What is the State of Ghana’s Environment?

Yes, it’s been a long time since I updated but I promise to be getting better at that. As I continue my internship chronicles, I’d like to highlight on (in my own words) the proceedings and observations of the State of the Environment Forum. It was held during the 11th Environmental Film Festival of Accra (EFFA) on the 10thof June this year. This forum was meant to bring all major players in Ghana’s environmental sector together to present the major problems in each sub-sector and develop a list of solutions to present to Ghana’s Environmental Protection Agency. As my current specialization is in Water and Sanitation, I joined the break-out session of that sub-sector. The other break-out sessions covered Climate Change, Natural Resources (Mining and Forestry) and Natural Resources (Oil, Gas and Fisheries).

From the proceedings of the session and my own personal observations, it seems we have a problem of infrastructure overload, particularly in the city of Accra. The city’s population has boomed and the government has failed to keep up with its growth with the necessary water and sanitation structures. The result? We all know it. Choked gutters, dead lagoons, polluted beaches, disease outbreaks and let’s not forget that stench that never seems to leave certain neighborhoods. In other areas we still see pitfalls in sanitation but not as trashed. So what is the state of Ghana’s environment? Well… it’s just FILTHY. And the main causes?

Trash…… Everywhere!!!

That about sums that point up! There’s trash everywhere and people have become so used to it that… they’ve just stopped caring. I was once at the Kaneshie Market (trying to get to circle of course) and I decided to do the right thing about some trash I was holding and look for a trashbin. I searched and searched at the lorry station and finally found one tucked away in a corner. How does one even feel prompted to do the right thing when the bin isn’t there? You just join the crowd and throw it in that gutter that’s already full anyways. And sure, there have been attempts at waste collection and recycling by companies such as Zoomlion but once a major part of that company becomes controlled by the government, well, it’s all downhill from there. And so the trash just keeps piling up. Zoomlion was at this session, by the way, and their main complaints seemed to be that people don’t cooperate and that space for landfills is running out. (of course! Space will run out if you’re not dealing with the trash in a sustainable way! But that’s another blog post for another day)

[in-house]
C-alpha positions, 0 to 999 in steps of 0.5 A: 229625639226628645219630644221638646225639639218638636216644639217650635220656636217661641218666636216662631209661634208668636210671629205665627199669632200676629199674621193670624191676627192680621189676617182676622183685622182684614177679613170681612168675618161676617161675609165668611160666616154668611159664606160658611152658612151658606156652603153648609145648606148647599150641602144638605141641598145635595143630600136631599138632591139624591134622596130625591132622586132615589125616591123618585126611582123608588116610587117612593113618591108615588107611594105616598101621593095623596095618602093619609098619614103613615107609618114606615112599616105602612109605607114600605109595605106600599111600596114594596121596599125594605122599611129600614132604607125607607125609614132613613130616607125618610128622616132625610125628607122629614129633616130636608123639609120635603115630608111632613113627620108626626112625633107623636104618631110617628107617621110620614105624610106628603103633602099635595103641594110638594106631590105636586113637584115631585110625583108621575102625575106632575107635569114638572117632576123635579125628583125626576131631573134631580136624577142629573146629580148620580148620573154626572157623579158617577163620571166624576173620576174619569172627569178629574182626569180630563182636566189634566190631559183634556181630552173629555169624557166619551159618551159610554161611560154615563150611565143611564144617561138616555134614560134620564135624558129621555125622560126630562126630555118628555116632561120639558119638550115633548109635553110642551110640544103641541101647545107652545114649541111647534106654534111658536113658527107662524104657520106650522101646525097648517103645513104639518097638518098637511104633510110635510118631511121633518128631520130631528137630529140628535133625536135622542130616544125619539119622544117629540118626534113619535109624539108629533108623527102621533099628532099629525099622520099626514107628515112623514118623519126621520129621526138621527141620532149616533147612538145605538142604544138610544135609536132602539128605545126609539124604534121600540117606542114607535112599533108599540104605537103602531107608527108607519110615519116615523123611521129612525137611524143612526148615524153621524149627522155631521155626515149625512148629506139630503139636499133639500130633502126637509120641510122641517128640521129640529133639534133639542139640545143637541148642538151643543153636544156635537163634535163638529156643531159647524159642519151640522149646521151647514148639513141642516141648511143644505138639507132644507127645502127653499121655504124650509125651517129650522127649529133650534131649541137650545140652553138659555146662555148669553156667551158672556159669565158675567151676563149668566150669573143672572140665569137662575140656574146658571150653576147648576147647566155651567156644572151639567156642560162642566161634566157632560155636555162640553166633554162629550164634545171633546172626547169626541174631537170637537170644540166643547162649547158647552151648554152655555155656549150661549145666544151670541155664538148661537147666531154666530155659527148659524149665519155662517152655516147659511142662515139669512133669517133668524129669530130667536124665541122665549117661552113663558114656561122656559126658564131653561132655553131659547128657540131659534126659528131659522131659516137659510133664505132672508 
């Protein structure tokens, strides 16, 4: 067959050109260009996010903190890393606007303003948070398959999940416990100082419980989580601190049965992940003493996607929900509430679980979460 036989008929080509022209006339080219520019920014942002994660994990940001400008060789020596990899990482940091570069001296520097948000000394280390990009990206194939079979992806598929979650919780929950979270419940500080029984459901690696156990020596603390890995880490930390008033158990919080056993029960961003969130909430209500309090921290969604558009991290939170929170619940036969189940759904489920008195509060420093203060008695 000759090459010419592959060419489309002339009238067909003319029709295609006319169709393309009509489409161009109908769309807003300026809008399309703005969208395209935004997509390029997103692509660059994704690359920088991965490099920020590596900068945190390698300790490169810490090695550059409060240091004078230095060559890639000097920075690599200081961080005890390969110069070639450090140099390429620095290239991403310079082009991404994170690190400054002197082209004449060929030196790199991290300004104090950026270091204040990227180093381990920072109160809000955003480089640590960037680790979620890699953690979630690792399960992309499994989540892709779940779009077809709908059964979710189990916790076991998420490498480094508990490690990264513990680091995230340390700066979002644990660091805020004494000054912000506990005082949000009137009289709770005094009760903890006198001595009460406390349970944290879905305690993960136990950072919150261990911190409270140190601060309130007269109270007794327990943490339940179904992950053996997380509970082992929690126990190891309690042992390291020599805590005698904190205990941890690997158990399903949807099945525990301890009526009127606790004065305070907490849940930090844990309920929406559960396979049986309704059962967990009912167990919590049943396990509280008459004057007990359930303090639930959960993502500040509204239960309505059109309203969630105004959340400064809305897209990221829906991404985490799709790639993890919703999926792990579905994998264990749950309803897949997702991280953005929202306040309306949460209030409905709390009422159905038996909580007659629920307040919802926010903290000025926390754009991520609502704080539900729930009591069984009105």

We Eat Our Own Shit

Don’t get squeamish… it’s the sad truth. As Ghanaians, we produce a lot of shit. As a matter of fact, Benjamin Arthur of the Coalition of NGOs in Water and Sanitation (CONIWAS) reported that in the 5 major cities of Accra, Kumasi, Tema, Tamale and Takoradi-Sekondi 160 articulator trucks worth of solid waste is produced a DAY. Now, it’s a living truth that in Accra many people live in houses without toilets and different methods have been devised to get around it. Some use the plastic bag (which usually gets tossed in a gutter somewhere), some do it around Circle (pictured here) and some make themselves comfortable on the beach. Either way it all ends up back in our waterways and eventually in the sea. And oh, don’t you septic tankers leave yourselves out. Those tanks get pumped every 3 months or so and where does it end up? The sea of course. That same sea we fish and eat from. Those same waters that run into our pipes. So let’s face it, we really do eat our own shit.

A Battle of the Minds